Jumpah Stories Bring Perspective and Flavor
From the sandy beach to Jumpah: a mom and her three boys
Peng was having a rough life -- HIV positive and three boys from three different men.
Vung was born with club feet and tight, restrictive bands around both wrists.
Her youngest boys, Pick and Chang, were HIV positive. The family of four lived and survived on the street, with Vung's begging their only income.
At the beach, Thia was offered assistance but refused. If Vung's problems were fixed, how would she get money to live, she reasoned.
Eventually the family was referred to Jumpah. A secure environment, plenty of food and gracious caretakers brought comfort and relief to the mom and her boys.
Without needed medications, Thia soon died.
Vung's issues have been surgically repaired. He works at the Wood Shop and supports himself.
Pick and Chang are on antiretroviral medications. They live at Garden of Joy and attend the Jumpah School.
All are content, happy and growing.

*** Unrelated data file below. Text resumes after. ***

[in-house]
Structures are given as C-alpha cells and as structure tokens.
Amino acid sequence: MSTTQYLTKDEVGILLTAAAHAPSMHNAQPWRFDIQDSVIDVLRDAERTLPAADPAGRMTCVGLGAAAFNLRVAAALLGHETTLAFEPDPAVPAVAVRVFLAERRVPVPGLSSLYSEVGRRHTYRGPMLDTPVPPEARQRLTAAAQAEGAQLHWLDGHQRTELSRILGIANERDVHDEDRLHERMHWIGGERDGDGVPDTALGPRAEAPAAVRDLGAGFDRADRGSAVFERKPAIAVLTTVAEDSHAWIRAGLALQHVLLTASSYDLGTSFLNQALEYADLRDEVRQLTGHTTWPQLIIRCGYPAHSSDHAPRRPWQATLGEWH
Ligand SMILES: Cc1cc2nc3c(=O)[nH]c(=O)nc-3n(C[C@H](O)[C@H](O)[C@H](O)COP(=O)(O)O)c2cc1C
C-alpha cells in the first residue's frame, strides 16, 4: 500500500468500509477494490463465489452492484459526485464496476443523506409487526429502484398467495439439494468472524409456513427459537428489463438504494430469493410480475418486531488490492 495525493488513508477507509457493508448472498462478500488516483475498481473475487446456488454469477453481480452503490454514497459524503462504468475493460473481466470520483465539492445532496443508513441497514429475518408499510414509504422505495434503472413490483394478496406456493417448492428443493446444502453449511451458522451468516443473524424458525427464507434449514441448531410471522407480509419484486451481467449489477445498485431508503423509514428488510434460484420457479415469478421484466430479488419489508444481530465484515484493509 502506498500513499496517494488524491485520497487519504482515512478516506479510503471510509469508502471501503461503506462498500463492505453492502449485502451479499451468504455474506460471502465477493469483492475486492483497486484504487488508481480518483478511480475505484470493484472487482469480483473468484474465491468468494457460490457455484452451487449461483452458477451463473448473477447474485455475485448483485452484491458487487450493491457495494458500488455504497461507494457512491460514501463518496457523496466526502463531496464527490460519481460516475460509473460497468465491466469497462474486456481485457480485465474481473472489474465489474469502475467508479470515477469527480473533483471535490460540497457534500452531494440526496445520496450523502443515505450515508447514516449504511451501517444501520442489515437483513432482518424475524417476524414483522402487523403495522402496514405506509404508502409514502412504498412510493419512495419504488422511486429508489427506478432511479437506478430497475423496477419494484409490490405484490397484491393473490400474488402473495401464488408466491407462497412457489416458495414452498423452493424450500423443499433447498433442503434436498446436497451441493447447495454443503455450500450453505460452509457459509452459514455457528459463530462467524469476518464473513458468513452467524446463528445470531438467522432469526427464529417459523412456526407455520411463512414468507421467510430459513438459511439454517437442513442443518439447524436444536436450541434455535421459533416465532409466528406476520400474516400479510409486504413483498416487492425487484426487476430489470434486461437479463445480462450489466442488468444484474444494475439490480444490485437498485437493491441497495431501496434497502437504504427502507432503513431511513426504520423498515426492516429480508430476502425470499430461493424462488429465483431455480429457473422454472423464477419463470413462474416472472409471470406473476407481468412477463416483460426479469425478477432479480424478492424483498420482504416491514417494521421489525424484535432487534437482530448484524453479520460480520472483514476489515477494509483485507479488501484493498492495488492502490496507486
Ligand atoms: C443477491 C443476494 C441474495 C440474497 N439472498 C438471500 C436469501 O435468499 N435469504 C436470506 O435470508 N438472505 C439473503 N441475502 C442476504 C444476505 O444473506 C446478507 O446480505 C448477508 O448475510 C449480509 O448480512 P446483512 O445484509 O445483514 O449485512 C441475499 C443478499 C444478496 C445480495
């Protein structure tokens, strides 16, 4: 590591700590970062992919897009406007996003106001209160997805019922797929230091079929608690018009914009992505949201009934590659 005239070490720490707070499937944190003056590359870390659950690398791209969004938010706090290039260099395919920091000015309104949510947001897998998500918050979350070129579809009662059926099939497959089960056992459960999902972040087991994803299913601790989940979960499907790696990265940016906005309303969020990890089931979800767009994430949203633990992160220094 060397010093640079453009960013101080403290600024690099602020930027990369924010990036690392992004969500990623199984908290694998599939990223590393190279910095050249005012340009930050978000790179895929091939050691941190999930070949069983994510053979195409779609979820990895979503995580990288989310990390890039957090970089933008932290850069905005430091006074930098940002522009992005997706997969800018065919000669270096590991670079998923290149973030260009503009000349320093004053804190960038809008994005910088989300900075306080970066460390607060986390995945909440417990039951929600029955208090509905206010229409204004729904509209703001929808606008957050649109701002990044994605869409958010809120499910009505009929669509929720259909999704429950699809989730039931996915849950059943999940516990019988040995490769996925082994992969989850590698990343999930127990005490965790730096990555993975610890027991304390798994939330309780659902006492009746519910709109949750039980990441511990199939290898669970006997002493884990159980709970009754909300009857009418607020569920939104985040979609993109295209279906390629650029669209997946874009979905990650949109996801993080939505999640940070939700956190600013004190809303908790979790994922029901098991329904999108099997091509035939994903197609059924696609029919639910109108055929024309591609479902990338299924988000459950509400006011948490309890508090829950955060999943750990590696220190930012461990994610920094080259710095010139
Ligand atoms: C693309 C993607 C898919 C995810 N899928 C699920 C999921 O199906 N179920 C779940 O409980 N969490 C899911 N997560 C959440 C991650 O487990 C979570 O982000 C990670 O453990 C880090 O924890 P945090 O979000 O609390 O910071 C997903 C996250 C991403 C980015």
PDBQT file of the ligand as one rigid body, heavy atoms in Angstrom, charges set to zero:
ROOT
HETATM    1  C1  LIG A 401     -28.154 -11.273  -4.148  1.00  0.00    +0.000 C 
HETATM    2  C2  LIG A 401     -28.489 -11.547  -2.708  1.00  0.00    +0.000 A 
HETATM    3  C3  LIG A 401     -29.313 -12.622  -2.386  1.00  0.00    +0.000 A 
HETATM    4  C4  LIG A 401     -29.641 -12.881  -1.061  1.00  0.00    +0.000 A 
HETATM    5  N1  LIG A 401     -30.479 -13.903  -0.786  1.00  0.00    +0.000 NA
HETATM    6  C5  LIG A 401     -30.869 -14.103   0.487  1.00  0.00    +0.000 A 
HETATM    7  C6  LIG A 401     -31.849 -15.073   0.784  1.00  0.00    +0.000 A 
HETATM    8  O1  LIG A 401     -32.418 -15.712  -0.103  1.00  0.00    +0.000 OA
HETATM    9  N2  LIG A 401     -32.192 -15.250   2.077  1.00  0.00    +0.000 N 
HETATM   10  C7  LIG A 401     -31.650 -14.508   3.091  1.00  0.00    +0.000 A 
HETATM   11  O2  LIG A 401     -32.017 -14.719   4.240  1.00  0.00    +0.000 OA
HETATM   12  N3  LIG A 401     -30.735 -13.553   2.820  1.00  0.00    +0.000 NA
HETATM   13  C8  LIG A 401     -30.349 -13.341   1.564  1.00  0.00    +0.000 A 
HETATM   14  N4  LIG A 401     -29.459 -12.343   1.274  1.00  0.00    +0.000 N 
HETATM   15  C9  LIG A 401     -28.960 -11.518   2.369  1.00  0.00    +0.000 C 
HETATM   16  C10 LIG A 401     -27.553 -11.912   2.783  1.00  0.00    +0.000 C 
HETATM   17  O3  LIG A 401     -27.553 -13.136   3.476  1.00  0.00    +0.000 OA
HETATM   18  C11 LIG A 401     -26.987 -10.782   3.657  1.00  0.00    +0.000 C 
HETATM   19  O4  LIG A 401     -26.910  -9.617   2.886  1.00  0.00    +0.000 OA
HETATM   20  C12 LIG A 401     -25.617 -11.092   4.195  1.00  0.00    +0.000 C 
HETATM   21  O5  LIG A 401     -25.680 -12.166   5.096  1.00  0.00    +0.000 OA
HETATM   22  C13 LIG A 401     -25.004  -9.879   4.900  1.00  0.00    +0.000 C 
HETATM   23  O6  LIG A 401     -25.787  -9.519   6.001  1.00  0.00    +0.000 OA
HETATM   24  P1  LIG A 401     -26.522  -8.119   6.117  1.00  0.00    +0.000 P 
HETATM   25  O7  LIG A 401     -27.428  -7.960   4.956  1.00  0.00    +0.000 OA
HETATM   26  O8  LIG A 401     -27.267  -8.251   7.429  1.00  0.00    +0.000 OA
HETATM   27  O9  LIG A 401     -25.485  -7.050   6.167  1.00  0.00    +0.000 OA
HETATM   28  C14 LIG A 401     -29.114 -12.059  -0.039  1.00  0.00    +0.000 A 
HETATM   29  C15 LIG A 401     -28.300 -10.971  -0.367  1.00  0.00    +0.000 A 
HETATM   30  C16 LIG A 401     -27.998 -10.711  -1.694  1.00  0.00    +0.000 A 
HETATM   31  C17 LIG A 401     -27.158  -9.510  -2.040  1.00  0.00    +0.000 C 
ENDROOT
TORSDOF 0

Peng died knowing Jesus and knowing that her boys were in the hands of people who would love them forever.
Just one of many moms who experienced the same loving compassion in their final days on earth.
Affordable land formed the foundation of Jumpah's service to people in need
Jumpah purchased the Garden of Joy property in 2002, after Tim and Chantha scoured the countryside in search of a site that was rural, close to all levels of government schools, not near a major road, and affordable.
Over time, land was also purchased for 1) a farm and 2) for desperate families living with HIV-AIDS.
Time was spent with villagers, especially members of the village development committee. We wanted them to be clear about Jumpah's desire to help people, including families living with HIV-AIDS.
Local crews were hired to prepare the land and to construct the simple cement and thatch buildings.
The village of Sobhan saw many desperate individuals and families supported and encouraged through tremendous periods of crises.
It was a time for compassion and a time filled with tears. But many suffering parents and children saw the love of Jesus in the hands and feet and actions of those who served.
A strong team of Cambodians emerged from those early days, and they now continue to serve the needs of rural Cambodians -- only the types of needs and the methods of service have changed.